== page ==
Most local governments do not allocate indirect costs down to the level of individual programs, services, and activities. Examples of programs, services, and activities (hereafter “activities”) to which costs might be allocated are a weed abatement program, a grant-funded construction project, or a swim class.
As a result of not fully allocating costs, governments don’t typically know the full cost of providing each activity. They don’t know which activities are being subsidized and by what amount. They can’t answer important budget questions like:
When I was a young auditor, I audited a large chain drug store. It subsequently went out of business as Walmart grew. The main reason? They did not know the profit margin of every individual product they sold. Instead of measuring the profitability of every product, they only measured total store profit and relied on the store manager’s judgment instead of on data.
Therefore, they could not maximize shelf space for their most profitable products as well as Walmart did.
How poor cost allocation affects governments
While governments are not likely to go out of business, if they don’t operate efficiently, they are usually tasked with “doing more for less”. Knowing the cost of each activity is important because it provides data about whether services are provided efficiently and whether efficiency is improving or deteriorating.
The Government Finance Officers Association (GFOA), in its Best Practices advisory Indirect Cost Allocation, “encourages governments to allocate their indirect costs”. In its advisory Full Cost Accounting for Government Services, GFOA “recommends that governments calculate the full cost of the different services they provide.” It goes on to describe such “full cost” as:
The full cost of a service encompasses all direct and indirect costs related to that service. Direct costs include the salaries, wages, and benefits of employees while they are exclusively working on the delivery of the service, as well as the materials and supplies, and other associated operating costs such as utilities and rent, training and travel. Likewise, they include costs that may not be fully funded in the current period such as compensated absences, interest expense, depreciation or a use allowance, and pensions. Indirect costs include shared administrative expenses within the work unit and in one or more support functions outside the work unit (e.g., legal, finance, human resources, facilities, maintenance, technology).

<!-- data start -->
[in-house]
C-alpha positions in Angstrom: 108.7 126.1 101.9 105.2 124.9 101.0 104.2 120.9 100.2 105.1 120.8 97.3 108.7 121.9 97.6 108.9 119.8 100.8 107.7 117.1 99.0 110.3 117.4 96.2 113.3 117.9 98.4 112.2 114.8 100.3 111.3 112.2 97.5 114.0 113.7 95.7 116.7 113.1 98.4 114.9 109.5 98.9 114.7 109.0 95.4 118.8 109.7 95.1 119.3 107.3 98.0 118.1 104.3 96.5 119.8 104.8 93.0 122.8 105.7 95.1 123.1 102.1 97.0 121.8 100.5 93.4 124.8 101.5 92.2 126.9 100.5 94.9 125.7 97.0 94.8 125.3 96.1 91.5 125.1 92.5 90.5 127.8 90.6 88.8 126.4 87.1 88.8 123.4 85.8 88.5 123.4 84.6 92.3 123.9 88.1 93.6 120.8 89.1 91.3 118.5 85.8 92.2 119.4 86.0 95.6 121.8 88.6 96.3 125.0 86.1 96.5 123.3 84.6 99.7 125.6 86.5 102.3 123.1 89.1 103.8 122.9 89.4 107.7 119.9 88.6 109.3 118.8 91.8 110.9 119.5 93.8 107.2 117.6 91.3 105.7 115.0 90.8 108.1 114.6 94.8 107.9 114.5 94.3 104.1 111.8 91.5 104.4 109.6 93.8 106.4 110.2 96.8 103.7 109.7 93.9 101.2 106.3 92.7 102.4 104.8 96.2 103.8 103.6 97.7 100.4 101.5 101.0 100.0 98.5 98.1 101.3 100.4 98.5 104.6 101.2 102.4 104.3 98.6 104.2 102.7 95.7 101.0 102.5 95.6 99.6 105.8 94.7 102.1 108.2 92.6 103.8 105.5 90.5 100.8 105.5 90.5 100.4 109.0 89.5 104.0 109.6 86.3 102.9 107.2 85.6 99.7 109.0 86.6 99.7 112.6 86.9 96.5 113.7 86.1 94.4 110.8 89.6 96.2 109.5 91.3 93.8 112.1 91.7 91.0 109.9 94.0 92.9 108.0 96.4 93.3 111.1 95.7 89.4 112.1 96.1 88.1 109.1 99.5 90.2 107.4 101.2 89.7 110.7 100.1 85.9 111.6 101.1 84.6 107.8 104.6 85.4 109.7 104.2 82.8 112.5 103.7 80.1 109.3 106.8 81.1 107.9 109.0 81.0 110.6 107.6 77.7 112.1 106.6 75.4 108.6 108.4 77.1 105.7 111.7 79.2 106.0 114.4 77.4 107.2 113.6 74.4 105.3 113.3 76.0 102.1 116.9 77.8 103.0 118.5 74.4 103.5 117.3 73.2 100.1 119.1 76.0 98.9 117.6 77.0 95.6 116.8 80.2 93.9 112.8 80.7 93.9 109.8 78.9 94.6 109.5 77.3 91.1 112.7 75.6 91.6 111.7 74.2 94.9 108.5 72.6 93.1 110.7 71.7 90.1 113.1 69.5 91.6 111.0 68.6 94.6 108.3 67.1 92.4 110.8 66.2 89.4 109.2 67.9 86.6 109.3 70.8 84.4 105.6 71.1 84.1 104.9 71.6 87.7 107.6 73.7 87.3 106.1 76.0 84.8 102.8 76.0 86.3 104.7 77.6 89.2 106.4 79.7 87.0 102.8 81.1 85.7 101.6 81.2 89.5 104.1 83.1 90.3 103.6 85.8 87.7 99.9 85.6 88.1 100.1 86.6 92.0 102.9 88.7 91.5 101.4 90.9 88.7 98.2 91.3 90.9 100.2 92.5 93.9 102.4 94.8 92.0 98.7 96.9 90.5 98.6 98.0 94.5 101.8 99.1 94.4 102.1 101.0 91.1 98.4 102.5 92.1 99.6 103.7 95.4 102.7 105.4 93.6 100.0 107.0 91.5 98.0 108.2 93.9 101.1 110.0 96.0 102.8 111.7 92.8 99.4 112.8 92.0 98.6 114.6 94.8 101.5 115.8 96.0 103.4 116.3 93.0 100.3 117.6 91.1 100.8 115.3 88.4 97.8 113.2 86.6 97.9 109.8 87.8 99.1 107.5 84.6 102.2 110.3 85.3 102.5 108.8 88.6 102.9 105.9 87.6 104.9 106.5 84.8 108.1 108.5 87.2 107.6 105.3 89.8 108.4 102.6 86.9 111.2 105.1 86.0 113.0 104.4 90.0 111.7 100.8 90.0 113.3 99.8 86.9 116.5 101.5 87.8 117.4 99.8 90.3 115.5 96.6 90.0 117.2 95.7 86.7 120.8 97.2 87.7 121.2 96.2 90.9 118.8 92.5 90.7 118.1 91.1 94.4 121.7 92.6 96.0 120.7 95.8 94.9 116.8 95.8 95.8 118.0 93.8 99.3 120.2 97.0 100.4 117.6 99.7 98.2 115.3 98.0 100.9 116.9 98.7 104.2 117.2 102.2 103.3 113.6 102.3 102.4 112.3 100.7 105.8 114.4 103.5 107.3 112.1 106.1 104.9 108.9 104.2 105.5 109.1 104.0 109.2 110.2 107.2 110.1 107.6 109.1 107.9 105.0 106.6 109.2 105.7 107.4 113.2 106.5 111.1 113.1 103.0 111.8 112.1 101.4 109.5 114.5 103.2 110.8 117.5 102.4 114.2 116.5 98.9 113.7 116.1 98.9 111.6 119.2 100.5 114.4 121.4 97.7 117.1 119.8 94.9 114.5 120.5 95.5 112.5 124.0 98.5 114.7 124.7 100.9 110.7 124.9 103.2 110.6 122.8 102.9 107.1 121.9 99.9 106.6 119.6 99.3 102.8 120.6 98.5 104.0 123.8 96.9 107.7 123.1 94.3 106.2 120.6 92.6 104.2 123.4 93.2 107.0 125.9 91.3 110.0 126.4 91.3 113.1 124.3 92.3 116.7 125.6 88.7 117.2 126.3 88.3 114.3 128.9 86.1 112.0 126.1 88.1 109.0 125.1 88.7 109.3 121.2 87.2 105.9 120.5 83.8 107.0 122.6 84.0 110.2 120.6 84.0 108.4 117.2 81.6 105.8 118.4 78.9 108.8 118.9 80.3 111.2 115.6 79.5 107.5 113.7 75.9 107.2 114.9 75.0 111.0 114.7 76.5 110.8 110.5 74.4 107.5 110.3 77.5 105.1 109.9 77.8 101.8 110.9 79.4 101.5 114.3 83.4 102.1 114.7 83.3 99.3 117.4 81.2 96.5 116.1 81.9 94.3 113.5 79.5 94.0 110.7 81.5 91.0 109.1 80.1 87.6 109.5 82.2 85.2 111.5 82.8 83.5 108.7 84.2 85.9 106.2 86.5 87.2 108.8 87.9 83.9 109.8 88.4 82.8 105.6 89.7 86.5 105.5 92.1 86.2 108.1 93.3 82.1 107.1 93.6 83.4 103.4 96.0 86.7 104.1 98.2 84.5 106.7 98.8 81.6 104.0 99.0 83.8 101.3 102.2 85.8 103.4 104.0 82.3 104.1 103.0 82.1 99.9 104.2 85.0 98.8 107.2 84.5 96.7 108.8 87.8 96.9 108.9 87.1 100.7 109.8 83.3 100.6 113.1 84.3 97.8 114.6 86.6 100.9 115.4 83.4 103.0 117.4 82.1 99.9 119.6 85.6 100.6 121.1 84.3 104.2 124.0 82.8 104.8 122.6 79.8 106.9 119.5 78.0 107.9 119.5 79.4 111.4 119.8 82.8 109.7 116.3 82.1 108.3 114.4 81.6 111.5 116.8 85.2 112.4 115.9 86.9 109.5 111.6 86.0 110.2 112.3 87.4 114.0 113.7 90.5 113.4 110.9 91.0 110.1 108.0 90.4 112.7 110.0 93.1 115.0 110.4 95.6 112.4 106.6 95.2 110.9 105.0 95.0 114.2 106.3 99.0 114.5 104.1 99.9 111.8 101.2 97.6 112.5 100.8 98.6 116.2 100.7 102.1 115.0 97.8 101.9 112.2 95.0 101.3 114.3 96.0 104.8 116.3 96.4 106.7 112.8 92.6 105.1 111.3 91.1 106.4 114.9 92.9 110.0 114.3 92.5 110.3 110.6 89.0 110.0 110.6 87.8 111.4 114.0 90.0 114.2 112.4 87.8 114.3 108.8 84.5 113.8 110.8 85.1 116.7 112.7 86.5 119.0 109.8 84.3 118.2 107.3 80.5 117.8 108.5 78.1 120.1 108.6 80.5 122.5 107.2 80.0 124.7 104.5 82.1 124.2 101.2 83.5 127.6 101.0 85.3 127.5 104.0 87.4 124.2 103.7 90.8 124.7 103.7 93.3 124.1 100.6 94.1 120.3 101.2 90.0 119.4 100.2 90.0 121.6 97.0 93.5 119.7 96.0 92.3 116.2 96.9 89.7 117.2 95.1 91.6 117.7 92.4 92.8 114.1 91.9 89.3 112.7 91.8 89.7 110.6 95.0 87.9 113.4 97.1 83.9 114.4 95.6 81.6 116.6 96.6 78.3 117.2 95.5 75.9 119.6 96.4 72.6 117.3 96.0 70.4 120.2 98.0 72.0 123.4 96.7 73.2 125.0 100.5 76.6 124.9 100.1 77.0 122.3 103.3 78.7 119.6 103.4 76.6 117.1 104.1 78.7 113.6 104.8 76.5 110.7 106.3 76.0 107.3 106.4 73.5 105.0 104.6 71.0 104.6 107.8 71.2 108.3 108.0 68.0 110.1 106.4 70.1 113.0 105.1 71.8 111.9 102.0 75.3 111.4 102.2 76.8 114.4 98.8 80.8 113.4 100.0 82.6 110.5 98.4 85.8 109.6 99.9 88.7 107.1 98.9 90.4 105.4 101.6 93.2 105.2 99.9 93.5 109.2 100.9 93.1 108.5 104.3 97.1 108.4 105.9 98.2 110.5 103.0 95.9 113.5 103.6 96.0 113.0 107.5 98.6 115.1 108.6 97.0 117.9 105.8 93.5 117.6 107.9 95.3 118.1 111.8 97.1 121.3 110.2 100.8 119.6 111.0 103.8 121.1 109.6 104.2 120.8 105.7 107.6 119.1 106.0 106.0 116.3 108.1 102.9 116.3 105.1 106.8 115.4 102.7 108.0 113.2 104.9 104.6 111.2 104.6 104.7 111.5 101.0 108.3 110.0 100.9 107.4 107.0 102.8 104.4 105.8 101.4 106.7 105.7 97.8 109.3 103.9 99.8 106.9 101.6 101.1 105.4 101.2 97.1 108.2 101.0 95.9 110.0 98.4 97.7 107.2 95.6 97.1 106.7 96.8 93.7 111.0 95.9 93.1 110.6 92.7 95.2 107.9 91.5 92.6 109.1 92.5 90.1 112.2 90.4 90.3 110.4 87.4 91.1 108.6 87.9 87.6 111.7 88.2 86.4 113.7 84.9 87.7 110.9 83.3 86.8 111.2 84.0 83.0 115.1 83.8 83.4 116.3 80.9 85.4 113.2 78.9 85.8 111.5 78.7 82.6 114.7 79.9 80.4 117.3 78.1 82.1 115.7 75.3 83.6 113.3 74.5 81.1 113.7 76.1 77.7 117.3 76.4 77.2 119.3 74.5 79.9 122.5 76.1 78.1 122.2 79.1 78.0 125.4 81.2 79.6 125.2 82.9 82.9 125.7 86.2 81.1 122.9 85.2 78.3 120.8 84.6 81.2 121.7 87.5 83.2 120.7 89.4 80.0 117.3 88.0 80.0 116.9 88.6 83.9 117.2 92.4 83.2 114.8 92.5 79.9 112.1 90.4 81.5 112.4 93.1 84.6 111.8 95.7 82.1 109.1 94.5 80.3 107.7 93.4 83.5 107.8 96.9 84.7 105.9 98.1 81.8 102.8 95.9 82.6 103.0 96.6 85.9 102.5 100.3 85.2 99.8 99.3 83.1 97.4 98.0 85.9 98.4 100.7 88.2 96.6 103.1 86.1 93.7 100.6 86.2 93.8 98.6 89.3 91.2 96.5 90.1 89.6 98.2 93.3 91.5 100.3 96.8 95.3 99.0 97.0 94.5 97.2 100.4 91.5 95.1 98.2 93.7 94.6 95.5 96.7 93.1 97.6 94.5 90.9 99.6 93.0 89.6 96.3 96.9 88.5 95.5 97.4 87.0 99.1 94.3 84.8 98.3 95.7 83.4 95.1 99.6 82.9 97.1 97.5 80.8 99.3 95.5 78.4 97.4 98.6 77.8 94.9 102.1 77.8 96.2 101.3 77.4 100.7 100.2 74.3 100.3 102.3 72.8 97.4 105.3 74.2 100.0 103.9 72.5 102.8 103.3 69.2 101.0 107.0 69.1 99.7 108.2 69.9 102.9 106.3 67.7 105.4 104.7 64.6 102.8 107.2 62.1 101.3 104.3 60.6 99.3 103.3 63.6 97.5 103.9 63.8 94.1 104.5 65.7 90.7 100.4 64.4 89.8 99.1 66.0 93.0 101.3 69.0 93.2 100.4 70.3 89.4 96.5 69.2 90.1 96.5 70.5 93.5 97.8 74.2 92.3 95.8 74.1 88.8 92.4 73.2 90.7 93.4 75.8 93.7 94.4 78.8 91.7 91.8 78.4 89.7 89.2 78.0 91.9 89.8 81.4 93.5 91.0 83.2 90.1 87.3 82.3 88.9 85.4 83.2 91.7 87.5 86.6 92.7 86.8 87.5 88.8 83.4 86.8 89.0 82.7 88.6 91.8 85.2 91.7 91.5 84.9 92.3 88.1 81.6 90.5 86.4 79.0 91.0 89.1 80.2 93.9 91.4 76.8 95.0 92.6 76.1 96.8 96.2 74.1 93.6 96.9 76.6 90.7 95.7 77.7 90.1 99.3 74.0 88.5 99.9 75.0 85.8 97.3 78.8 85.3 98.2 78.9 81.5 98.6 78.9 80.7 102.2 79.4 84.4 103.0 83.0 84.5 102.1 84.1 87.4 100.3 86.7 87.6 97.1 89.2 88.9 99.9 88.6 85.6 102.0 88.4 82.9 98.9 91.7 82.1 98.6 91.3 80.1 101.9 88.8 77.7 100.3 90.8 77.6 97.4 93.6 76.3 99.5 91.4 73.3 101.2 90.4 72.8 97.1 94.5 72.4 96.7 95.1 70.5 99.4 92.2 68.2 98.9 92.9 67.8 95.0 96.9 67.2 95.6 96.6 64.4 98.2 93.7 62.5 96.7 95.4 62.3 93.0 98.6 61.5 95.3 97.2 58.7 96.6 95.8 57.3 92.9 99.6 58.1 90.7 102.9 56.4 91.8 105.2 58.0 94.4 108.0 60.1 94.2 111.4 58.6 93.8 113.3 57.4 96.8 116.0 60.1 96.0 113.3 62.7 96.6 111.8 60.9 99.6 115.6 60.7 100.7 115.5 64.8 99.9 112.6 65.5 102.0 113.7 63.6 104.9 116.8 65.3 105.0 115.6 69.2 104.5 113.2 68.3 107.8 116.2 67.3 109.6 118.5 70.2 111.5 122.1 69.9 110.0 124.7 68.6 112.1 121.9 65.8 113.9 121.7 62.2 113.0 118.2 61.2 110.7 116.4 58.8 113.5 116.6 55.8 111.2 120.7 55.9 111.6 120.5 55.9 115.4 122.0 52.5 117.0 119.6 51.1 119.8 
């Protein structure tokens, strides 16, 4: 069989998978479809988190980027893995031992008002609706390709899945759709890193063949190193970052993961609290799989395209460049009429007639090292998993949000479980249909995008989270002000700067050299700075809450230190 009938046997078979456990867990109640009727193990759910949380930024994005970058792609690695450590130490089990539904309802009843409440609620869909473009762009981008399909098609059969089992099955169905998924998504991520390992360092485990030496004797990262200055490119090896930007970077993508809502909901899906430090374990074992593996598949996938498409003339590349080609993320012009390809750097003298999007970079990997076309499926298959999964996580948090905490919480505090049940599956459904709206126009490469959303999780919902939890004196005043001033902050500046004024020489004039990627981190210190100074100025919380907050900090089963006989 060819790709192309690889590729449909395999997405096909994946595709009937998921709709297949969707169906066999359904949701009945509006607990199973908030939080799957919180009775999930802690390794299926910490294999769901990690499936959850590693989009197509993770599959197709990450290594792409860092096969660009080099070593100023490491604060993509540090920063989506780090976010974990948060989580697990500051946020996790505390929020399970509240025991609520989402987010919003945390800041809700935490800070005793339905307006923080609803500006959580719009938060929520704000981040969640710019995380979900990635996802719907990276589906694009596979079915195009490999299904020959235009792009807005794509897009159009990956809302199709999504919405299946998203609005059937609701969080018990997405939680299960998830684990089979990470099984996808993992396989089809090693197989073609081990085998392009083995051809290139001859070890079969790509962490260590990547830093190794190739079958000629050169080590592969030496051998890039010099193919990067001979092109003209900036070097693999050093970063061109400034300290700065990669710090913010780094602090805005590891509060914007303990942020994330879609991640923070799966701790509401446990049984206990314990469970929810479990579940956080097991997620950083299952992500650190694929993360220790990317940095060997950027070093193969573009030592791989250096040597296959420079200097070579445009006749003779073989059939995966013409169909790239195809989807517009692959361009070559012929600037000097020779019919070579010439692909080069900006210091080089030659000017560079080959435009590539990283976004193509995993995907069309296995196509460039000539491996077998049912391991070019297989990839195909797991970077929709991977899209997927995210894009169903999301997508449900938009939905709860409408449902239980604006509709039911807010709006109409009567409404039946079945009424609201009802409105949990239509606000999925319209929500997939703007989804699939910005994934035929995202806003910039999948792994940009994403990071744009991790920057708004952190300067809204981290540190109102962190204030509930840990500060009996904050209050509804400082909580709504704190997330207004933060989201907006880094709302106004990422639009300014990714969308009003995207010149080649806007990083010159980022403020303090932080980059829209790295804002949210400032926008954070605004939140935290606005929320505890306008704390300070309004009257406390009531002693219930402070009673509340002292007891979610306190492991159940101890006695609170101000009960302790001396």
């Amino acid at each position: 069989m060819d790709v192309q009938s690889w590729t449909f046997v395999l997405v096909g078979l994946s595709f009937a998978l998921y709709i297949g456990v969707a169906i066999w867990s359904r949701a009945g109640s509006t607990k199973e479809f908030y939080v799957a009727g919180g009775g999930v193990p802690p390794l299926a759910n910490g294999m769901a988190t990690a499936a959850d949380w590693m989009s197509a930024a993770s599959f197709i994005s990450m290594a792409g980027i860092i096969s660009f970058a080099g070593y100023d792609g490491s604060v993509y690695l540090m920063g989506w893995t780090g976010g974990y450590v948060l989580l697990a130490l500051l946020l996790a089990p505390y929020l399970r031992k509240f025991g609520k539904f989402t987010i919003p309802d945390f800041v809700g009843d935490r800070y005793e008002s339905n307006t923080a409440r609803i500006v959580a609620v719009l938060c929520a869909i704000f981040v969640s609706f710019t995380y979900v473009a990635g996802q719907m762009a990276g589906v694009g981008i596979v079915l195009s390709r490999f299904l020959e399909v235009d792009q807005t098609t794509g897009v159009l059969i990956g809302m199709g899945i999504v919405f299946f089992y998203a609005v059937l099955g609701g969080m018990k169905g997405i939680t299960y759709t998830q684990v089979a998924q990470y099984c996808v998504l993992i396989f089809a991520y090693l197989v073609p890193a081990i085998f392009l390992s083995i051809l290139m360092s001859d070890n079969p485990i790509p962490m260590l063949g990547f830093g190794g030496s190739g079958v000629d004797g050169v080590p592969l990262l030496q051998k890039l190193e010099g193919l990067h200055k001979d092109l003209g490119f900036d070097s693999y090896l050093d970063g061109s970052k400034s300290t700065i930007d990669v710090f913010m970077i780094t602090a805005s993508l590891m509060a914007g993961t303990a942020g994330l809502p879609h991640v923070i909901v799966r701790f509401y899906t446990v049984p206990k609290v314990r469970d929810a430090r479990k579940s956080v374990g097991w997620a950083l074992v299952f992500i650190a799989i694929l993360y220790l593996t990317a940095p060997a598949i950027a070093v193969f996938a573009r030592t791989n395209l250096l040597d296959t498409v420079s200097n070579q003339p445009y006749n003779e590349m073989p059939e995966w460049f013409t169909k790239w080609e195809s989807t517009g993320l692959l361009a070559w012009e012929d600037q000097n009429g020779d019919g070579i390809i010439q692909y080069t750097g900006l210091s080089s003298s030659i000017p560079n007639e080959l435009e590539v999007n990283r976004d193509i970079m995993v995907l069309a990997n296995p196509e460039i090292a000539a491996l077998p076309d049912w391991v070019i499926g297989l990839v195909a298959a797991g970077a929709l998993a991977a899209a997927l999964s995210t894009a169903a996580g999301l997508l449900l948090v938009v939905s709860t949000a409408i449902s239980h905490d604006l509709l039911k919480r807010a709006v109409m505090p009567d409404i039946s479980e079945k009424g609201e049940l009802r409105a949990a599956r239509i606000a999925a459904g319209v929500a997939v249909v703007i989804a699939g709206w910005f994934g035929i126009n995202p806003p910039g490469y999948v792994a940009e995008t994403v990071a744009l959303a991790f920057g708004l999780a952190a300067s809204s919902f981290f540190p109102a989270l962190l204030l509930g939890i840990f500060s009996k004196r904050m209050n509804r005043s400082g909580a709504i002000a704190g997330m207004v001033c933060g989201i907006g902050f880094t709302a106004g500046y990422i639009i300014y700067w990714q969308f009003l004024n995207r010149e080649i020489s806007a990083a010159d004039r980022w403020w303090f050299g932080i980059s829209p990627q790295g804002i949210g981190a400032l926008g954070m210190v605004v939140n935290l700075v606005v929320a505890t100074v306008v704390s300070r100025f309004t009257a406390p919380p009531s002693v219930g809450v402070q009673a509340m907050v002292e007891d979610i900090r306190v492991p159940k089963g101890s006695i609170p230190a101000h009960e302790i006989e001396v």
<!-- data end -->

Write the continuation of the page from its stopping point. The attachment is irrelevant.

When governments need to determine fully allocated costs of certain services (e.g., establishing fees and charges, charging back the cost of internal services to departments, or requesting reimbursement of grants), they usually engage a cost allocation consultant every few years (frequently in conjunction with updating user fees and charges) to prepare a cost allocation plan to allocate indirect costs for these limited purposes. This periodic cost allocation is based on historic financial data at the time it is developed but may not be accurate when used in future years.
Governments are, in effect, service organizations, because they primarily provide public services to their citizens/taxpayers.
Most other service organizations are more sophisticated in their accounting for indirect costs. For example, lawyers, CPAs, and consultants of all types require employees to keep close track of their time by the project so clients can be accurately billed. They know the profitability of every project and the efficiency of their employees. Although governments do not bill clients, they still need financial data to understand how efficiently they operate.
When your government is ready to start fully allocating indirect costs, here are the key steps to go through:
Below is a simple example of a cost allocation of $400 of indirect costs to two programs based on the number of direct labor hours:
If you have more questions on how you can better allocate indirect costs, feel free to reach out to Kevin directly:
Kevin Harper, CPA
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